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How to Get the Most Out of Your Penetration Test

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Written By: Scott Simmons September 14, 2016

Whether it's to comply with a security standard or simply because you recognize the need to defend your organization from online attacks, having a security specialist examine your application or network will give you a clear picture of your security posture. But what should you know to ensure that you are getting the most out of your penetration test?

The Adversarial Approach

It might be good to start by addressing a common information security myth. You may have heard of the "Blue Team vs Red Team" paradigm; defenders are Blue, attackers are Red, and they are always locked in conflict, one doing whatever they can to make life difficult for the other! This oversimplification of these roles can be very misleading. Of course, it is useful for some organizations to perform a type of penetration test in which a security consulting firm assumes the role of a sophisticated threat, attacking the target by any means possible - team members of the target organization may not even be alerted that a test is being performed.

However, often it is most useful to take a different and more collaborative “Purple Team” approach. The more your development/project team can work with your security consultant, the more thorough the security assessment can be. The specialist examining the security of your system has one ultimate goal: to identify every possible opportunity to improve security and to provide actionable guidance on how to do so. It is often best to think of a security specialist as any other kind of subject matter expert, someone with a specific set of skills and experience who is likely less familiar with your organization and systems than you are. Working to improve understanding goes both ways; your technical team can learn high-level concepts and even specific techniques from your security consultant. For example, it isn’t possible to defend against an attack like Cross-Site Request Forgery (CSRF) without understanding the mechanics of how an attacker might attempt it. Even the best and most experienced web architects learn about CSRF and other types of attacks during a penetration test. So the more open the communication channel between you and your security consultant is, the better your security will ultimately become.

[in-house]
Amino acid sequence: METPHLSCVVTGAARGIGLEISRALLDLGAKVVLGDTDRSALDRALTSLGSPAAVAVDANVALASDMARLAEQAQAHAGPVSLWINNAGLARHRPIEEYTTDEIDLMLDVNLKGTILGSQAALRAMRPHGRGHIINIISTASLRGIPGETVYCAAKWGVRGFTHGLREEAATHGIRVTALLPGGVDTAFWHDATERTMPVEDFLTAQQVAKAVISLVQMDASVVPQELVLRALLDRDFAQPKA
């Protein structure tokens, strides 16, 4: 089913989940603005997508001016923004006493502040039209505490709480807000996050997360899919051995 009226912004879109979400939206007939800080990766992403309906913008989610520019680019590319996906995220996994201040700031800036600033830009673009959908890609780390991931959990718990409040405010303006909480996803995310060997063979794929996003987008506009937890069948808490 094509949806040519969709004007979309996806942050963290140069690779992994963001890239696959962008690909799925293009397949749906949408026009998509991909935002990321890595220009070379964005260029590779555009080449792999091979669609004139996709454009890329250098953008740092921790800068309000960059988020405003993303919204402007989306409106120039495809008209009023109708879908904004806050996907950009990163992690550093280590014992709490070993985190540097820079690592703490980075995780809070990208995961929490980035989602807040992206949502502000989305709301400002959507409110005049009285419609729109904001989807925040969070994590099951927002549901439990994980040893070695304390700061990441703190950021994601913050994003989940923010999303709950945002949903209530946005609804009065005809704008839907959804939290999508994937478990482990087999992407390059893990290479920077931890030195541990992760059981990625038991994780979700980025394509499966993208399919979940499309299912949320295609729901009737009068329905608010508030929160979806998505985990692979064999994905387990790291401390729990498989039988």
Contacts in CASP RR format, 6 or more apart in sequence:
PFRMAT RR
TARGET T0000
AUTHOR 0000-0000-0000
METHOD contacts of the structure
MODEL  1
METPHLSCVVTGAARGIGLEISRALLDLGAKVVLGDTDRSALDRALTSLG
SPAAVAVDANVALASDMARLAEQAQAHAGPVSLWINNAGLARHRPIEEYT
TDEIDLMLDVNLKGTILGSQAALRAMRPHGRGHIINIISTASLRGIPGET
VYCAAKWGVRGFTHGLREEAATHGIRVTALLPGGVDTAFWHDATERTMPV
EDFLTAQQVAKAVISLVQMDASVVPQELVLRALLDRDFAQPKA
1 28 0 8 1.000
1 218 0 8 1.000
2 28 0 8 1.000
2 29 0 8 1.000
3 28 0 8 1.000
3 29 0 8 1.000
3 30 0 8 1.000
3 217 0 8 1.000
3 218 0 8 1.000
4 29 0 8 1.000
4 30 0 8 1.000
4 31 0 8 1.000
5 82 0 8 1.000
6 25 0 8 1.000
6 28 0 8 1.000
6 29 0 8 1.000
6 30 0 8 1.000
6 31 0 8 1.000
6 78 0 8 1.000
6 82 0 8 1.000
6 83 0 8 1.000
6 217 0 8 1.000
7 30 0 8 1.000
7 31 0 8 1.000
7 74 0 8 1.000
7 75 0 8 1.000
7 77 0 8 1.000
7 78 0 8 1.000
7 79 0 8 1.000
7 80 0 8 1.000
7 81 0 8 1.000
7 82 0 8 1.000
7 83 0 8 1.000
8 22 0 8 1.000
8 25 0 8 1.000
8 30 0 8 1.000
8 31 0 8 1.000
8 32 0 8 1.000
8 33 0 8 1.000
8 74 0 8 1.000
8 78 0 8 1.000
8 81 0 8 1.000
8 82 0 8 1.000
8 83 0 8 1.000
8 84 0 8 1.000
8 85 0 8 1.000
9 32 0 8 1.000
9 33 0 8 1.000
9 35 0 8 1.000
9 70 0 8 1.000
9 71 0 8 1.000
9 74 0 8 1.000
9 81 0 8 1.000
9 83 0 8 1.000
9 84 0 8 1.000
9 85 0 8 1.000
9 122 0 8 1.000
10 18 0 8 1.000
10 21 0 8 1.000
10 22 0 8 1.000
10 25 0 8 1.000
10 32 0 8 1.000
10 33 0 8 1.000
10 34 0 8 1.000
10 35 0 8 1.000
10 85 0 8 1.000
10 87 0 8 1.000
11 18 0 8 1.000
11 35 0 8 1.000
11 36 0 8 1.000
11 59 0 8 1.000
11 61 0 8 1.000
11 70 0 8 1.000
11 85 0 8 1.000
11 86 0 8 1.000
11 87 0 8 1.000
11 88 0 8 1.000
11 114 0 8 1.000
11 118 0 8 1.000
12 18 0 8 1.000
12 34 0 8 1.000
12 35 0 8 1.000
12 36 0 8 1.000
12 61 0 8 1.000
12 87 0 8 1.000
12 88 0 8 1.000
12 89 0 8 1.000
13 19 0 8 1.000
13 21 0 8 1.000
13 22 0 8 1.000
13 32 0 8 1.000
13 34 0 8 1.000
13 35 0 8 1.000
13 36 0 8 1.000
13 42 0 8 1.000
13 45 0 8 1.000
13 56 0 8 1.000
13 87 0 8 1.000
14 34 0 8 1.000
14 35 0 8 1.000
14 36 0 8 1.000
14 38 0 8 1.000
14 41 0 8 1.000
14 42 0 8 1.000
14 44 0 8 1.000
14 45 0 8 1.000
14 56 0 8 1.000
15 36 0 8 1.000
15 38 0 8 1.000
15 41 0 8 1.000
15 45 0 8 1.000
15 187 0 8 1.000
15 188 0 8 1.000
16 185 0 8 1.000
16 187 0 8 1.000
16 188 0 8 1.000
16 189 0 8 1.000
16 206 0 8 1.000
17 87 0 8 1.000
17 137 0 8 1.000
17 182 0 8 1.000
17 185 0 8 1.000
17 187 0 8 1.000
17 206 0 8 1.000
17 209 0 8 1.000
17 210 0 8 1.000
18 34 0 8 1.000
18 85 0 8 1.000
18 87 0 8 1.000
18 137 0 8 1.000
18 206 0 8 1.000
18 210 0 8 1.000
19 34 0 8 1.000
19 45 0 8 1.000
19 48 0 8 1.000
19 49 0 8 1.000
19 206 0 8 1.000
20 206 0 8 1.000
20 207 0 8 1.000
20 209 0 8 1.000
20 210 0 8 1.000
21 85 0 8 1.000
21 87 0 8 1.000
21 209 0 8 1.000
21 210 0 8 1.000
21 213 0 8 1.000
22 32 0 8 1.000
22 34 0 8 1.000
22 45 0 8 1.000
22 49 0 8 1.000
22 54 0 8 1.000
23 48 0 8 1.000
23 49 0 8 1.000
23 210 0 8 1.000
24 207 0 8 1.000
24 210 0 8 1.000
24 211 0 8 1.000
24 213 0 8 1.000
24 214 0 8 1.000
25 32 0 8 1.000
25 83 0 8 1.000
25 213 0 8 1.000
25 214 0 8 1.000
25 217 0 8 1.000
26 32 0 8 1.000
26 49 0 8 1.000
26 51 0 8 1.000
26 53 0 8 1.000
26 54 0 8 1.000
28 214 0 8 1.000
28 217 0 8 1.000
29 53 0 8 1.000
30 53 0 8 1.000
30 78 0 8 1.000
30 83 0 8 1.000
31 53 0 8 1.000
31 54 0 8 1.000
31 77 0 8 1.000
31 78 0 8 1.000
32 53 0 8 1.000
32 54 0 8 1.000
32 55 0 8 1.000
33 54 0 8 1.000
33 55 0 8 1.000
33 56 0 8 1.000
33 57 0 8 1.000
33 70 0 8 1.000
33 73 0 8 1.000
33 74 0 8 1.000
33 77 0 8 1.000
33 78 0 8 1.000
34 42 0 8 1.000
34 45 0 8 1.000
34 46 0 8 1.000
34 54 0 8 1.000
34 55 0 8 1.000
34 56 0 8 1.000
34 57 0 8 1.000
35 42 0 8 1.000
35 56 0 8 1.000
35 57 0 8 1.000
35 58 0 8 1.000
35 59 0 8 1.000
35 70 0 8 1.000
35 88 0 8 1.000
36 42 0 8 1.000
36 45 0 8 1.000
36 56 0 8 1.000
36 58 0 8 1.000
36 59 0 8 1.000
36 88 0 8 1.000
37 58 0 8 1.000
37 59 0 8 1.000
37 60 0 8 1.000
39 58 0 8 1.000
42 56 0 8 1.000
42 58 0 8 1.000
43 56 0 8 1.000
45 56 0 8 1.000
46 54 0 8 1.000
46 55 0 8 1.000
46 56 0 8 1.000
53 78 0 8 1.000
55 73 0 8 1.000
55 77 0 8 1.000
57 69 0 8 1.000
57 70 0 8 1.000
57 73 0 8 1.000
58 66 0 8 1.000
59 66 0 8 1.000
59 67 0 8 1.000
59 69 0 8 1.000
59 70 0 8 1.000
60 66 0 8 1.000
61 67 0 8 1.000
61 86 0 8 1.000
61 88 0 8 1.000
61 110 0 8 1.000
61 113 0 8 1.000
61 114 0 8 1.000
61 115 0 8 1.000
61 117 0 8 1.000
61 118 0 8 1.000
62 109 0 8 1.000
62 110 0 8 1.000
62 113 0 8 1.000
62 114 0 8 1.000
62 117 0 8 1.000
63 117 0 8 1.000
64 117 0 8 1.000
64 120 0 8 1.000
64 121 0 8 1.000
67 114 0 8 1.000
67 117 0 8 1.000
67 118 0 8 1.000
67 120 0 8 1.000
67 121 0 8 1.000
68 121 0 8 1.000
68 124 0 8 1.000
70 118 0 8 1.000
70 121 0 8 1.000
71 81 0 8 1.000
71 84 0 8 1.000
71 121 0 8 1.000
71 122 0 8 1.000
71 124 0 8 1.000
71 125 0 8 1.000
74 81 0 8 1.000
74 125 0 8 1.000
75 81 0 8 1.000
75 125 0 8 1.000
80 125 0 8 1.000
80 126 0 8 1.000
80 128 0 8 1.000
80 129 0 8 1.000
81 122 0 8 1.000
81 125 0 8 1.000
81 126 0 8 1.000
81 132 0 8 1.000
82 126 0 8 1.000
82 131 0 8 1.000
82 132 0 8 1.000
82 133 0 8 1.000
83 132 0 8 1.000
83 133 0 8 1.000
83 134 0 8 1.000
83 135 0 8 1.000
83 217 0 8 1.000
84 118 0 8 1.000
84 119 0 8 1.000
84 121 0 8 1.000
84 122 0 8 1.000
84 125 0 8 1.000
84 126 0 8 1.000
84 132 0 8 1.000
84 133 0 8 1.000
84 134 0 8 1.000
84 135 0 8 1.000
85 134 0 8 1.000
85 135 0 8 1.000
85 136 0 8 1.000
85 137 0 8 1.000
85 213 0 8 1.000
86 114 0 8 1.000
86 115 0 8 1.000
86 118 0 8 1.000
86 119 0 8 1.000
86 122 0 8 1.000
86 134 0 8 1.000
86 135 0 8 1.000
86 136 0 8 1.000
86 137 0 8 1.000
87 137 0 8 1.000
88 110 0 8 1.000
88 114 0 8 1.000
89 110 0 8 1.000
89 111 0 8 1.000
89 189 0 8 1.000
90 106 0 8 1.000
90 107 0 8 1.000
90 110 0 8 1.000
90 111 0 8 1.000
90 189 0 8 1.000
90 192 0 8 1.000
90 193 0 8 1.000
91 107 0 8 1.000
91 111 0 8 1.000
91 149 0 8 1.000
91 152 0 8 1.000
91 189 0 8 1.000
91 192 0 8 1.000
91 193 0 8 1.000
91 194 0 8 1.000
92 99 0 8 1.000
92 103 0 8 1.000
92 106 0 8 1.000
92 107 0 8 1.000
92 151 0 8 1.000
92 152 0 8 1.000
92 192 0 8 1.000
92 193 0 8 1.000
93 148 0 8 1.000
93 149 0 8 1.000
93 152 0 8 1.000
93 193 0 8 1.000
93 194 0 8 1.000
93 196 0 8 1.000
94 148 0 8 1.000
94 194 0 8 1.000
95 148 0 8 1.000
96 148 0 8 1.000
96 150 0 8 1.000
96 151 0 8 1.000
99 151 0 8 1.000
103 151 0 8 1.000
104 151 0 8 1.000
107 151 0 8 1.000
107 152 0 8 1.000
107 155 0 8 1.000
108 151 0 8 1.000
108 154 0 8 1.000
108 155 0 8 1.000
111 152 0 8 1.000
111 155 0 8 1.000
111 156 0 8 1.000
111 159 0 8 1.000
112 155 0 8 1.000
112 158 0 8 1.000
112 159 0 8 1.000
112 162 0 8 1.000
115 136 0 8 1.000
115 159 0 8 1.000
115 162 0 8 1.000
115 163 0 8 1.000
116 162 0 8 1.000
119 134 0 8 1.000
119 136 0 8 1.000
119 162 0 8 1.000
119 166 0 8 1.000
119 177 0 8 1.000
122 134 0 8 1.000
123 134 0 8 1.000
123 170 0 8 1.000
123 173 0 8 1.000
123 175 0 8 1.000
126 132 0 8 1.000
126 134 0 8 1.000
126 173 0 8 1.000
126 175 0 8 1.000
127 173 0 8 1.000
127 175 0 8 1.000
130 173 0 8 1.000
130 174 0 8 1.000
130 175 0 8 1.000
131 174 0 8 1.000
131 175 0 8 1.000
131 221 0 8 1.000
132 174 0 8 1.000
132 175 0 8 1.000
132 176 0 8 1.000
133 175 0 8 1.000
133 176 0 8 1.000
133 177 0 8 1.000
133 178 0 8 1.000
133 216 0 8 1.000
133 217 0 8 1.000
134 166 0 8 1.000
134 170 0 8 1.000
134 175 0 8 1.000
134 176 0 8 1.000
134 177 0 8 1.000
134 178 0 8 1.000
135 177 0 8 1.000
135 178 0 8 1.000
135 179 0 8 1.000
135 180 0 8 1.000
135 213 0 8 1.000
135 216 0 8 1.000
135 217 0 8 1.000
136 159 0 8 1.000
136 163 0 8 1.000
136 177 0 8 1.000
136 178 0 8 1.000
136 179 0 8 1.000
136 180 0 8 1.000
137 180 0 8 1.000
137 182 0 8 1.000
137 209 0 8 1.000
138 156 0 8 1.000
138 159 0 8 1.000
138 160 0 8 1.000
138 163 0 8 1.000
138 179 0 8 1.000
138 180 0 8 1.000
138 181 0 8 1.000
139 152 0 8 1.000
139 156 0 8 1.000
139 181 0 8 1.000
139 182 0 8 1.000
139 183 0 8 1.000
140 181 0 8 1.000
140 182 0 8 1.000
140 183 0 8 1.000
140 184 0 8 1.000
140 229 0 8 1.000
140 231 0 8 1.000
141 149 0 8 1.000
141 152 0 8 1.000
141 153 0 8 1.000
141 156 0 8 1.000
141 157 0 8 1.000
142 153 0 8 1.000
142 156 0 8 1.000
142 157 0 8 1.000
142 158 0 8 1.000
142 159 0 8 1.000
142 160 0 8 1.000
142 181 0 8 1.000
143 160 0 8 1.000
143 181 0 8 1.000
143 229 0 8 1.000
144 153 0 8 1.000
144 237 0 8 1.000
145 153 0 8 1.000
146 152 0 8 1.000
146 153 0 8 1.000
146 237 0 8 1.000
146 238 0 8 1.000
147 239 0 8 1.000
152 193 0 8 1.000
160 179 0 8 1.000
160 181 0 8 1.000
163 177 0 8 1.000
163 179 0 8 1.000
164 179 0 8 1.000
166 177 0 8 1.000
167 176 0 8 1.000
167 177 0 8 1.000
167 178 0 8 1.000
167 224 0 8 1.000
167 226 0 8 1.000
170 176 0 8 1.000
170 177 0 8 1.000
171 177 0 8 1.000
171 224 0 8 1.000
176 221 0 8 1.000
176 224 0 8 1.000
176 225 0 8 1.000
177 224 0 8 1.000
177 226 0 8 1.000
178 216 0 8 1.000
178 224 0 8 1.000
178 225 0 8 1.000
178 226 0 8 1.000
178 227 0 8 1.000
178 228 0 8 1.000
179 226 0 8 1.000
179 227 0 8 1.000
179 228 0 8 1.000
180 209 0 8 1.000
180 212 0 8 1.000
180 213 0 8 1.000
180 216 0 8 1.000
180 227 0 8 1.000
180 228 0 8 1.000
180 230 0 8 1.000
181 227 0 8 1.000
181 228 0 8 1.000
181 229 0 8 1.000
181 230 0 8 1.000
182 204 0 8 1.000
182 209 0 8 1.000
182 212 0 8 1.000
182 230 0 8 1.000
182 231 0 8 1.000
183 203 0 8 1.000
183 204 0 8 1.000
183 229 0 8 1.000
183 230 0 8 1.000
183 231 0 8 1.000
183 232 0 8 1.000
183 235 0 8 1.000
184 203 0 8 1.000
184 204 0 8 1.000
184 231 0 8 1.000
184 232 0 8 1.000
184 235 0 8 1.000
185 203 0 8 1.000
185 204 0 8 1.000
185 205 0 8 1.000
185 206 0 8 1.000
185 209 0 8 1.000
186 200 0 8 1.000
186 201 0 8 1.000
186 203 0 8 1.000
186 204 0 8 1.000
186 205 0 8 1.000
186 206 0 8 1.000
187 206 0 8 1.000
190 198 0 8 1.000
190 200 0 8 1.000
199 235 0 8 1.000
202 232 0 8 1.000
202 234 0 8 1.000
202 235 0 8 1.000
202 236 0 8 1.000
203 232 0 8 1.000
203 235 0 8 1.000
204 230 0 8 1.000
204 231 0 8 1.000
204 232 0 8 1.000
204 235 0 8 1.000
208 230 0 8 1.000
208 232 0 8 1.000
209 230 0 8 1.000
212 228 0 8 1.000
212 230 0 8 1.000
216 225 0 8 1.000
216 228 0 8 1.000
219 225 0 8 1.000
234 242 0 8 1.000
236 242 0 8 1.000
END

Communication is Critical

Make sure that you know how to contact the security specialists and the management staff who will be performing the test. Make sure that anyone within your organization who may be affected by testing also has that information. Network systems and web applications can be very complex and it is not always obvious where security testing may lead and who it may involve. Ensuring that your security specialist can be heard by the correct stakeholder within your organization for the systems being tested can be the crucial link leading to identifying a critical flaw. For example, say a transaction within your web application unexpectedly consumes another internal API. Being able to determine the behavior of that API may allow the tester to determine whether or not an injection flaw is actually present within the system.

Environment and Scope

Before testing can begin, the target environment must be chosen and prepared. Sometimes it works best to test the production system directly; sometimes it makes more sense to test in a QA or some other pre-production environment. There are several things to consider when choosing the environment for your penetration test.